The human cervical carcinoma immortalized cell line HeLa was obtained from the American Type Culture Collection (Manassas, VA, USA). Cells were maintained in RPMI-1640 medium (Gibco; Thermo Fisher Scientific, Inc., Waltham, MA, USA) and supplemented with 10% fetal bovine serum (FBS; Gibco; Thermo Fisher Scientific, Inc.) and penicillin-streptomycin (100 units/ml) under standard culture conditions (12).

mRNA expression of genes in HeLa cells using the reverse transcription-polymerase chain reaction (RT-PCR)

Following isolation of total RNA from HeLa cells using TRIzol reagent (Invitrogen; Thermo Fisher Scientific, Inc.), cDNA was prepared using 2 µg total RNA reverse-transcribed using a Quant Reverse Transcriptase kit (Tiangen Biotech Co., Ltd., Beijing, China), according to the manufacturer's protocol. PCR primer sequences are presented in Table I, and annealing and thermocycling conditions are presented in Table II. The denaturation for each gene was performed at 94°C for 1 min, and extension was performed at 72°C for 1 min. Relative mRNA levels were calculated based on the ratios of detected gene/β-actin using Quantity One® Software (version 4.2; Bio-Rad Laboratories, Inc., Hercules, CA, USA).

Table I.

Primer sequences for genes used in reverse transcription-polymerase chain reaction experiments.

Table I.

Primer sequences for genes used in reverse transcription-polymerase chain reaction experiments.

GeneForward primerReverse primer
β-actin 5′-AGAAAATCTGGCACCACACC-3′ 5′-CTCCTTAATGTCACGCACGA-3′
IL-8 5′-ACATACTCCAAACCTTTCCACC-3′ 5′-AAAACTTCTCCACAACCCTCTG-3′
IL-8RA 5′-GACCTACTCTTTGCCCTGAC-3′ 5′-AACACCATCCGCCATTTT-3′
IL-8RB 5′-GGAAACTCCCTCGTGATG-3′ 5′-CAGGAATGTGCCAAAAAT-3′
ERK 5′-CTTCTCGCCTCAGTTCGC-3′ 5′-CTCCTGGATGCTTGTCTGGTAA-3′
NUMB 5′-AAACGCCAACTATCCCTACGC-3′ 5′-AGCACCAGAAGATTGACCC-3′

[i] IL, interleukin; ERK, extracellular-signal-regulated kinase; NUMB, endocytic adaptor protein.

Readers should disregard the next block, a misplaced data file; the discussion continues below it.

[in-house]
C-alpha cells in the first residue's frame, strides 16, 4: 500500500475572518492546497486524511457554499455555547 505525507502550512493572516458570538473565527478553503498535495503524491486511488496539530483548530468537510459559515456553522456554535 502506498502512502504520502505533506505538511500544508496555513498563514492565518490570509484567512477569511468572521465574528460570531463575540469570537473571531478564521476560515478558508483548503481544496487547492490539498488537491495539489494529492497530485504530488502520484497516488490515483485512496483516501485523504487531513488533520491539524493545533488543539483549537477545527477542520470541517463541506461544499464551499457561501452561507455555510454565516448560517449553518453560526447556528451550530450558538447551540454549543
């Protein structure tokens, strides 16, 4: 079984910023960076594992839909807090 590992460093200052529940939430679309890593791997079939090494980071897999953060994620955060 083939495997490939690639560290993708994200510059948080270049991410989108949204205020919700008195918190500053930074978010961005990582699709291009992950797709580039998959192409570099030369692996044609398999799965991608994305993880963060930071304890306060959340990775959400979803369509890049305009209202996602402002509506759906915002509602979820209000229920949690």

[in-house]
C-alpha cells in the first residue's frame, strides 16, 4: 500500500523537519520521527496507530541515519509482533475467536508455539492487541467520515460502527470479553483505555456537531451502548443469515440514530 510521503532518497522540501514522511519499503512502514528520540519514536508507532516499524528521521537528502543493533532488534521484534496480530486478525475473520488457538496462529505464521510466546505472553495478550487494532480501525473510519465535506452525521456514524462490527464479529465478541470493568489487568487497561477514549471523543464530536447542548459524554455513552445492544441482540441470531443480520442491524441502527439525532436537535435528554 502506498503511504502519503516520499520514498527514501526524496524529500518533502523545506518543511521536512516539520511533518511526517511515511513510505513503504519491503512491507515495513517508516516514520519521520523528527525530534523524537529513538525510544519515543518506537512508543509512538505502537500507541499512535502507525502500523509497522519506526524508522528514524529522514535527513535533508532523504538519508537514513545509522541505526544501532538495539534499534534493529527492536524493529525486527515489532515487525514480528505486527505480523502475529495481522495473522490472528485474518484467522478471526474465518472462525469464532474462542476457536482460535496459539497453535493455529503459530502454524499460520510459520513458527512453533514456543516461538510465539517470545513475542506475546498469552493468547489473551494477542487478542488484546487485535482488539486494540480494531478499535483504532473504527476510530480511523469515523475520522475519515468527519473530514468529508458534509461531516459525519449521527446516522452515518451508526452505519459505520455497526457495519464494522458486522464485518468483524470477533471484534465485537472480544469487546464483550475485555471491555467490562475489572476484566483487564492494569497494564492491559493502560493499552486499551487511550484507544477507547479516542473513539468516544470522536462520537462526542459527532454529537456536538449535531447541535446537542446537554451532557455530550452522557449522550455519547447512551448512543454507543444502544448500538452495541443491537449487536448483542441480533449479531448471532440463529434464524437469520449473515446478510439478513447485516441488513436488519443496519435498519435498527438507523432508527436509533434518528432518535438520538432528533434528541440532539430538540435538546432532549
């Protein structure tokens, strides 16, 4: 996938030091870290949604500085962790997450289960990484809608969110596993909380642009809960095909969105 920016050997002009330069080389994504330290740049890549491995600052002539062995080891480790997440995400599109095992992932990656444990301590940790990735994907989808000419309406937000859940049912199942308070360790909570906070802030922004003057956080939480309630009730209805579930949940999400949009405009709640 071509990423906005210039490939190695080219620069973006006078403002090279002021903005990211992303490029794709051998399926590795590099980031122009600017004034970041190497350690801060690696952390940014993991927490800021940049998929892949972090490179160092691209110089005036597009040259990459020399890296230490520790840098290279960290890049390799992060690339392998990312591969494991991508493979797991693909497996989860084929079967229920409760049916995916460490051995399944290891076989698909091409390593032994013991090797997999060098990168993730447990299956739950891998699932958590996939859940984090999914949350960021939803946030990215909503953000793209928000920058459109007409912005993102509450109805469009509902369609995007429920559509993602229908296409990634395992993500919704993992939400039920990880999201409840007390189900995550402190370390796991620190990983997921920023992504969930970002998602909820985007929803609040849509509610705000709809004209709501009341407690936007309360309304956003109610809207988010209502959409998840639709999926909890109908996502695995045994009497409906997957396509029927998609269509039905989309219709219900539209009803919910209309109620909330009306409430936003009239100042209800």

Table II.

Specific thermocycling conditions used for reverse transcription-polymerase chain reactions.

Table II.

Specific thermocycling conditions used for reverse transcription-polymerase chain reactions.

GeneAnnealing temperature, °CNumber of cycles
β-actin5425
IL-85738
IL-8RA5533
IL-8RB5833
ERK55.630
NUMB5935

[i] All annealing was performed for 30 sec. IL, interleukin; ERK, extracellular-signal-regulated kinases.

Protein expression of IL-8 receptors in HeLa cells using western blot analysis

Total protein extracts from HeLa cells were prepared with a cell lysis buffer [50 mM Tris-HCl (pH 7.5), 150 mM NaCl, 1 mM sodium-EDTA, 1 mM EDTA, 1% (v/v) TritonX-100, 2.5 mM sodium pyrophosphate, 1 mM β-glycerophosphate, 1 mM Na3VO4, 1 mM NaF, 1 µg/ml leupeptin and 1 mM PMSF] described previously (13). Following quantification of protein concentration using the BCA assay kit (Wuhan Boster Biological Technology, Ltd., Wuhan, China), 40 µg of total proteins per lane were resolved by 12% SDS-PAGE and transferred onto a polyvinylidene fluoride membrane (EMD Millipore, Billerica, MA, USA). Following blocking with commercial blocking buffer (Wuhan Boster Biological Technology, Ltd.) at 37°C for 1 h, the membranes were probed with rabbit anti-human IL-8RA/B monoclonal antibody (cat. no. sc-30008; dilution, 1:500; Santa Cruz Biotechnology, Inc., Dallas, TX, USA) or mouse anti-β-actin monoclonal antibody (cat. no. sc-130300; dilution, 1:3,000; Santa Cruz Biotechnology, Inc.) at 4°C overnight. Following washing with TBST, the membranes were incubated with goat anti-rabbit IgG (cat. no. BA1054; dilution, 1:1,000; Wuhan Boster Biological Technology, Ltd.) or goat anti-mouse IgG (cat. no. BA1050; dilution, 1:1,000; Wuhan Boster Biological Technology, Ltd.) at 37°C for 1 h. Signals were detected using Western Bright ECL reagent (cat. no. 151030-16; Advansta, Menlo Park, CA, USA) and Blotting System (Bio-Rad Laboratories, Inc.). Band densities were subsequently analyzed using Quantity One® Software (version, 4.2; Bio-Rad Laboratories, Inc.).

Expression levels of IL-8 in a cervical tissue microarray using immunohistochemistry